Spear-Phishing Attacks: Are They Preventable?
Phishing attacks are increasing at alarming rates. Surveys show that 71% of businesses are not prepared to manage these type of attacks. Many businesses are finding that their defenses are limited and people in the highest offices are vulnerable.
More than 50% of businesses aren’t confident in their ability to detect phishing scams, and attacks have grown more sophisticated. Here’s what IT managers and businesses need to know about spear-phishing to protect against these attacks.
What Is Spear-Phishing?
Ubiquiti Networks unknowingly sent $46.7 million to fake overseas accounts after receiving fake phishing emails. Spear-phishing attacks use familiar data like business logos, contact names and similar email addresses to send fake requests. These include fake, malicious URL links or attachments to gather personal information like birth dates, passwords, credit cards, and bank data.
A recent study found that 50% of attacks last 24 hours, but more than 65% can last for a month. Nearly 80% of attacks will target less than 10 accounts, and spam filters are unable to detect these fake emails. While spam might detect five attacks, 20 more will make it to the inboxes of unsuspecting users.
How to Prevent Spear-Phishing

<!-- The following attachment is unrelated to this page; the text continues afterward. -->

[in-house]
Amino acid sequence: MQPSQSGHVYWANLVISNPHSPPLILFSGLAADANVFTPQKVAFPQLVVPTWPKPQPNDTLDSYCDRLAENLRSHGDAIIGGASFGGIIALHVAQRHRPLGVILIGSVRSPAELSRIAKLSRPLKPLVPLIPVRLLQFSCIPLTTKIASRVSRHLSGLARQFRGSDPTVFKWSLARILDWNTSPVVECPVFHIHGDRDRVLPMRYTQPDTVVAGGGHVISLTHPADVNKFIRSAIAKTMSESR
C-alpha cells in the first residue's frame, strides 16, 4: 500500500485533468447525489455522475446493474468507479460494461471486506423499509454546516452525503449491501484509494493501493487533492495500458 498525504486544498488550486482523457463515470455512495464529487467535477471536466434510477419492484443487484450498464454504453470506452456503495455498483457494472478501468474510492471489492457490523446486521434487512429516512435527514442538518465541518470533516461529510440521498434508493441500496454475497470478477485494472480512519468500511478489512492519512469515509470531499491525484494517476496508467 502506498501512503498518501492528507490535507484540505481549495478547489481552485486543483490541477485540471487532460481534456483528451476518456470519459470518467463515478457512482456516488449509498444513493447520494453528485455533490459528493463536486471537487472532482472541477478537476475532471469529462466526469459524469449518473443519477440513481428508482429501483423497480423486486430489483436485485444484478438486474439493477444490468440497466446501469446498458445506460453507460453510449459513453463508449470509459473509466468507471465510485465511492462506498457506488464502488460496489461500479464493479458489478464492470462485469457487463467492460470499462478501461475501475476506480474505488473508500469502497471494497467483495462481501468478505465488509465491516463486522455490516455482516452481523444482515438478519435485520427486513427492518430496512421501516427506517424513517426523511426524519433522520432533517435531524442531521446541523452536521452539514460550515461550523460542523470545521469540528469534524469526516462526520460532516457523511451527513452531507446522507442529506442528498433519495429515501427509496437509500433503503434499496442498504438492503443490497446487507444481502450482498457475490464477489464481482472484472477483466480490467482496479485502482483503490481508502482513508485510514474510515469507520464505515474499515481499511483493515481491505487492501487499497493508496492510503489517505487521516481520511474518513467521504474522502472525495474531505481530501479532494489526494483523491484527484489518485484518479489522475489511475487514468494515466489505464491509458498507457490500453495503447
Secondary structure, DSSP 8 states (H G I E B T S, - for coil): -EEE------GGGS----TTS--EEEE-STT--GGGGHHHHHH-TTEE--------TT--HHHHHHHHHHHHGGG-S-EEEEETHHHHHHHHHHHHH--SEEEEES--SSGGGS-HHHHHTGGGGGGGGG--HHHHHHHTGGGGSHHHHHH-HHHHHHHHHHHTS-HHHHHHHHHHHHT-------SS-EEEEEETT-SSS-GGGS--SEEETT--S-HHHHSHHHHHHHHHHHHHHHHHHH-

As company defenses improve, so does the sophistication of attacks. Because spear-phishing is highly sophisticated, requiring comprehensive reconnaissance to set up fake accounts that look authentic, technologies alone are not enough. Attackers are now tailoring text and using signatures, company logos and other identifying factors to make phishing emails look legitimate.
To become proactive in cybersecurity, businesses need to turn their attention to the growing scope of phishing scams. This can be achieved by:
Protecting email accounts
Email whether personal or business, is inherently insecure. To strengthen protection against phishing, invest in solutions that analyze emails and use two-factor authentication and report all internal and external attacks.
Monitoring brands and domain names
Businesses should deploy continuous monitoring, detection and response tools. Monitor domain names for "look alikes" and brand mentions.
Using penetration testing engagements
Penetration Testing is the linchpin in a security program as it replicates the tactics of threat actors which may otherwise be undetectable by conventional security tools. These engagements can also help simulate phishing attacks and effectively use it as a tool to raise awareness.